A tale of toxicity and jay-walking chickens !

One sometimes finds that a brownfield site may be described as ‘toxic’ and that this alleged “toxicity” is put forward as a reason for inhibiting its redevelopment.  As is often the case, the populist use of the word has little in common with its meaning in science.  This article discussing the matter and, more importantly, explains why the chicken crossed the road.

Some alarmism
Those who correspond on sites which they headline as being ‘toxic’ often provide a list of the portentous sounding chemicals which the site is said to contain or emit.  These lists need to be taken with a pinch of sodium chloride because an inscrutable chemical label is no indicator of a potential for harm.

For example, the hazard assessment for a particular mixture lists ingredients “presenting a physico-chemical, health or environmental hazard within the meaning of the CHIP Regulations or which are assigned occupational exposure limits” and they included naphtha (petroleum), calcium carboxylate, ethyl methyl ketoxime. If it was said that these chemicals were found on a site, then there might be cries of alarm.  Certainly, one would not wish to have this substance in his house, which is unfortunate because it is a well-known brand of gloss paint ! 

Then consider diethanolamine, sodium hydroxide, diethylene glycol monobutyl ether or monoethanolamine.  Again, this would sound worrisome if found on a site. In fact, these ingredients can be found in many oven cleaners.

The reporter may cite the mere presence of radioactive materials as his bull point; however, it is worth remembering the self-luminous paint on those watch and clock dials which glow because of radio luminesce.  The paint that consists of a small amount of a radioactive isotope which continually decays, emitting radiation particles as it does so.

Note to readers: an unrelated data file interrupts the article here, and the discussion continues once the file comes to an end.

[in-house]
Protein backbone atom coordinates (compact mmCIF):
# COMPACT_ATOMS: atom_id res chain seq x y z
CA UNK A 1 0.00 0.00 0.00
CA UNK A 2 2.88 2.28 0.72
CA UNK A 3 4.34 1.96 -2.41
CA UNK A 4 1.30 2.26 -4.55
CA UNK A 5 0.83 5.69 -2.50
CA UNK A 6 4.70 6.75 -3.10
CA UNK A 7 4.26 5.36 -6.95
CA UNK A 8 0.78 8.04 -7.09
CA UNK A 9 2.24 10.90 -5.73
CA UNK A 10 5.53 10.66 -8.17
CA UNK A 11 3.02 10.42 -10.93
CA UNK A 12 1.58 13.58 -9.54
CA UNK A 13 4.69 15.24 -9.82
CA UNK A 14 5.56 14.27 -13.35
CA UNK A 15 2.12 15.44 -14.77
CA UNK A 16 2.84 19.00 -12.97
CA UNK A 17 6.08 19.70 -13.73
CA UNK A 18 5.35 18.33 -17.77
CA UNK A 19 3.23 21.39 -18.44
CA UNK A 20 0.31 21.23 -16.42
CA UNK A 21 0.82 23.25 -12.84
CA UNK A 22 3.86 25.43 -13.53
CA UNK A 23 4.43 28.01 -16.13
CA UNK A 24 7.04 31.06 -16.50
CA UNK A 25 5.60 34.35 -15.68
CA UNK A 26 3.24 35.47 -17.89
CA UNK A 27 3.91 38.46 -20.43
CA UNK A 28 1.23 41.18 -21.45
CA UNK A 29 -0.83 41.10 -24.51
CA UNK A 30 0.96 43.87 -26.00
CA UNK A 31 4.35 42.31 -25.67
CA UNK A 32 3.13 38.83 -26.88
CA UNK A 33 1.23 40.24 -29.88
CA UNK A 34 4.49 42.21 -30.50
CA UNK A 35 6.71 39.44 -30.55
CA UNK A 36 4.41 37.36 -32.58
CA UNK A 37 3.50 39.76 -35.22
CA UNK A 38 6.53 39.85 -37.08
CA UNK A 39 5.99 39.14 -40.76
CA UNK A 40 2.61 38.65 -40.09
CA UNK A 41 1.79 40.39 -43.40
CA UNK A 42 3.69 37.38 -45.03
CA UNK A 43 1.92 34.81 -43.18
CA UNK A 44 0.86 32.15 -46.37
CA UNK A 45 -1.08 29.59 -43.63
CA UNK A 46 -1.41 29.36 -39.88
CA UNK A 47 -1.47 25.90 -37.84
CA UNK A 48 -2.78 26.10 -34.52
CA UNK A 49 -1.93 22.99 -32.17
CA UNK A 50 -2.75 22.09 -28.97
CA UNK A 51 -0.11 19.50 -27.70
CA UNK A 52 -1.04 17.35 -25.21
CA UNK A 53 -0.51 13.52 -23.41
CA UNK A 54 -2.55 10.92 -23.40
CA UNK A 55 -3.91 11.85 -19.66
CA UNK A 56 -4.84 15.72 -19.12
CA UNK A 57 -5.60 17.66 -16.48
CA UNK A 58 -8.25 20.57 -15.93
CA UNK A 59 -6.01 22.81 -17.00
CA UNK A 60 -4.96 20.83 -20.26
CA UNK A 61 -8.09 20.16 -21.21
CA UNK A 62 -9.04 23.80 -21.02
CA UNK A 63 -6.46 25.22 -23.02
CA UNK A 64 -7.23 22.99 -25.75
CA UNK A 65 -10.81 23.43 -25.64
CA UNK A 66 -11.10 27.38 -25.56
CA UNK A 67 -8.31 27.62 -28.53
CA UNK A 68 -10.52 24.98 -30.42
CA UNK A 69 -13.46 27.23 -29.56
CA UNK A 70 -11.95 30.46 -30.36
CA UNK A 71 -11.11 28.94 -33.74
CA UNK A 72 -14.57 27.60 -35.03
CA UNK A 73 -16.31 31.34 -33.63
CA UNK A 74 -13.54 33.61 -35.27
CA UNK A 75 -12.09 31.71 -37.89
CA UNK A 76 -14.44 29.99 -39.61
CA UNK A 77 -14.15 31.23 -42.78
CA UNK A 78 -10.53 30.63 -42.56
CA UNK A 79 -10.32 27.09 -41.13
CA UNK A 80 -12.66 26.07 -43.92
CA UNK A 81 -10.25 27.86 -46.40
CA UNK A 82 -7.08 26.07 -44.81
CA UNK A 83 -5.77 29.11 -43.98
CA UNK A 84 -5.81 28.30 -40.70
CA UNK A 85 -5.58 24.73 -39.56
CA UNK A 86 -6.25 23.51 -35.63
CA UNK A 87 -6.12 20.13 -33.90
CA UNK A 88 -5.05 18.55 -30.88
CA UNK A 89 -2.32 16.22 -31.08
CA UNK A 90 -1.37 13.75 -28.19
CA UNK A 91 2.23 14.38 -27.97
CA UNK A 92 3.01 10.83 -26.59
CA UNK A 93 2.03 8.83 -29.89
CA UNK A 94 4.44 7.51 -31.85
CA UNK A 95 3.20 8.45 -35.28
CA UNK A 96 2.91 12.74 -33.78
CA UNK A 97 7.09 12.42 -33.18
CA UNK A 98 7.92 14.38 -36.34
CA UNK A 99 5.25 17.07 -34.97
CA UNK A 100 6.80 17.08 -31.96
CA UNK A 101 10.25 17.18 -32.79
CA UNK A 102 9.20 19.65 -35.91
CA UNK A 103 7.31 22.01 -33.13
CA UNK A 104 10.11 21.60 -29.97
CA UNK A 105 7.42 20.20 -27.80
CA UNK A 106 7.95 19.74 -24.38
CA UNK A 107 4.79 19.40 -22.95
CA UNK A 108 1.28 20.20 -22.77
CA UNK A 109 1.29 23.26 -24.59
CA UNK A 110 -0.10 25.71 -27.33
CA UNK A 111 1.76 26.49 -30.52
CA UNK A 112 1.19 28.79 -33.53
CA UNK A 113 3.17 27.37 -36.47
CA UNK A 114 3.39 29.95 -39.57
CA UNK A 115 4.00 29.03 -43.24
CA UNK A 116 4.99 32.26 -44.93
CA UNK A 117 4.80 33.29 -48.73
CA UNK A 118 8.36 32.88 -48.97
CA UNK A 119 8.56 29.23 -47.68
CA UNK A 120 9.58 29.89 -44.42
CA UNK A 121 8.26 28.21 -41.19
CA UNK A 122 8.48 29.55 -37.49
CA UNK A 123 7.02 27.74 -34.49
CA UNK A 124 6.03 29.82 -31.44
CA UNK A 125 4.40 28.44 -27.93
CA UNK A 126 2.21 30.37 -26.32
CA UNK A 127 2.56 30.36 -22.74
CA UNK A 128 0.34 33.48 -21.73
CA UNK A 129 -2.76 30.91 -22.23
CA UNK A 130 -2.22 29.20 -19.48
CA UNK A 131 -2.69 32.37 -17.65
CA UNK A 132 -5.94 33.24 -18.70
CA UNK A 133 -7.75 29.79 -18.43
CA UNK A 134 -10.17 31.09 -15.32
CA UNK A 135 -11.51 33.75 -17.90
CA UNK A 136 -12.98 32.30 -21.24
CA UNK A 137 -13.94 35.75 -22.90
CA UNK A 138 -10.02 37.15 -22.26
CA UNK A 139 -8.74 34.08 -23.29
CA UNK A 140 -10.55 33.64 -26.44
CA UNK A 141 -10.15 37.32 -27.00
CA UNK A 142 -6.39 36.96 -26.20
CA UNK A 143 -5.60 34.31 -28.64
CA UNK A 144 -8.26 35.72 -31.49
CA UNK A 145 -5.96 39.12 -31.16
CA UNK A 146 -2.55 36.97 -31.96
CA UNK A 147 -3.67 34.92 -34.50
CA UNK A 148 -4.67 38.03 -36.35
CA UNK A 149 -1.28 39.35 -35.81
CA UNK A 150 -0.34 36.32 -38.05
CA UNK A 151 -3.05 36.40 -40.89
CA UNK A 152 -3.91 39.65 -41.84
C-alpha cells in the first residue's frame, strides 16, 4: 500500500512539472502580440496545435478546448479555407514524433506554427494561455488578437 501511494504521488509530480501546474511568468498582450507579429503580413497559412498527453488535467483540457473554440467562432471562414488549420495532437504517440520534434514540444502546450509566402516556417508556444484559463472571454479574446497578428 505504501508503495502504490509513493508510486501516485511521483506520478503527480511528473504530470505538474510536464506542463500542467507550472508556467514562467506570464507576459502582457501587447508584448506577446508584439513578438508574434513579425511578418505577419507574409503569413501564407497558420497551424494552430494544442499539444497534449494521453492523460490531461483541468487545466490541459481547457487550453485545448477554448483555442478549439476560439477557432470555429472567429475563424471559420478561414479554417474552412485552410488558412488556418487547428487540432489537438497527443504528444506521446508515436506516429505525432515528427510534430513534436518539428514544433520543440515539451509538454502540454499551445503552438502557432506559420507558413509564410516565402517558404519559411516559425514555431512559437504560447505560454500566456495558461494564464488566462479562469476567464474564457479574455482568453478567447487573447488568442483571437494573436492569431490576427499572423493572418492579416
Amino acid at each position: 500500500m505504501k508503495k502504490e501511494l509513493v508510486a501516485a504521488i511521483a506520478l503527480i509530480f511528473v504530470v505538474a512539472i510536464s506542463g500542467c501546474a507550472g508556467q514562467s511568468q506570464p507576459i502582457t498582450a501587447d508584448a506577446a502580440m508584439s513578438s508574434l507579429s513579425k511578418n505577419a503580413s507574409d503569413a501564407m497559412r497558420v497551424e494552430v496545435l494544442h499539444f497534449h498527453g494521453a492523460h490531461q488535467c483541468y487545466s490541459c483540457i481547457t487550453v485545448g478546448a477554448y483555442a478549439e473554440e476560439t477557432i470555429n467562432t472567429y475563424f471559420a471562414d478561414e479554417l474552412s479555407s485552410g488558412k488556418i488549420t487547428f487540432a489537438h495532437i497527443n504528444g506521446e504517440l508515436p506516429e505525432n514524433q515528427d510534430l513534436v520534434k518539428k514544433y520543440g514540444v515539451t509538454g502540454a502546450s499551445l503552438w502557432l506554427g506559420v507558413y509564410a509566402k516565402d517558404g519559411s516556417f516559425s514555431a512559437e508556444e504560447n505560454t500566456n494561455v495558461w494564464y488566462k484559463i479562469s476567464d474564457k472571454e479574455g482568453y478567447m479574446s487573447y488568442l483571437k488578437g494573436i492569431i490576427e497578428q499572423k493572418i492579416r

The horror continues when a householder is told that his house is being bombarded with ‘electro-magnetic’ radiation.  He might, or might not, be relieved when he is told that this is, in fact, sunlight.  Sunlight is, of course, safe  . . .  is it not ?  This is right, at least up until the point it causes skin cancer.  This gruesome example forms a neat segue into the principle point of this essay; namely, that it is a matter of dosage.  A little sunshine is a good thing, but too much can kill you !

A disagreement with some lexicographers ?

Those who are interested in such things will know that the word ‘toxic’ was named as the Oxford Dictionaries word of the year in 2018.  For the purposes of this article, the dictionary defines “toxic” as “poisonous” with its roots derived from the medieval Latin term “toxicus,” meaning poisoned or imbued with poison.  The version of the Oxford Reference Dictionary which sits on my bookshelf defines it as “of, caused by, or acting as a poison”.  The book also says that the word is derived from the Greek “toxa”, which means arrows. [1]  The origins of the term are best left to the philologists; however, neither definition is particularly accurate.  The Merriam-Webster dictionary can be criticised for the same where it defines the word as meaning “containing or being poisonous material especially when capable of causing death or serious debilitation”. 

Not surprisingly, the phrase ‘non-toxic’ is defined as meaning not “poisonous or not containing poisonous substances” in the Cambridge English Dictionary.  The Collins English Dictionary gives “not of, relating to, or caused by a toxin or poison”.

Thus, ‘toxic’ is equated with ‘unsafe’ and ‘non-toxic’ is equated with ‘safe’.  Unfortunately, a toxicologist would not approach the matter in this way.

A sense of proportion

‘Toxicity’ is the degree to which a chemical substance (or a particular mixture of substances) can damage an organism, and this is dose-dependent.  For example, even water can lead to water intoxication when taken in too high a dose, whereas for a very dangerous substance (such as snake venom) there is a dose below which there is no detectable toxic effect.  Paracelsus is said to have expressed the classic toxicology maxim "All things are poison, and nothing is without poison, the dosage alone makes it so a thing is not a poison.  This is why public health standards specify maximum acceptable concentrations of various compounds in food and drink rather than seeking to impose unrealistic and unnecessary absolute embargos on the use of these compounds.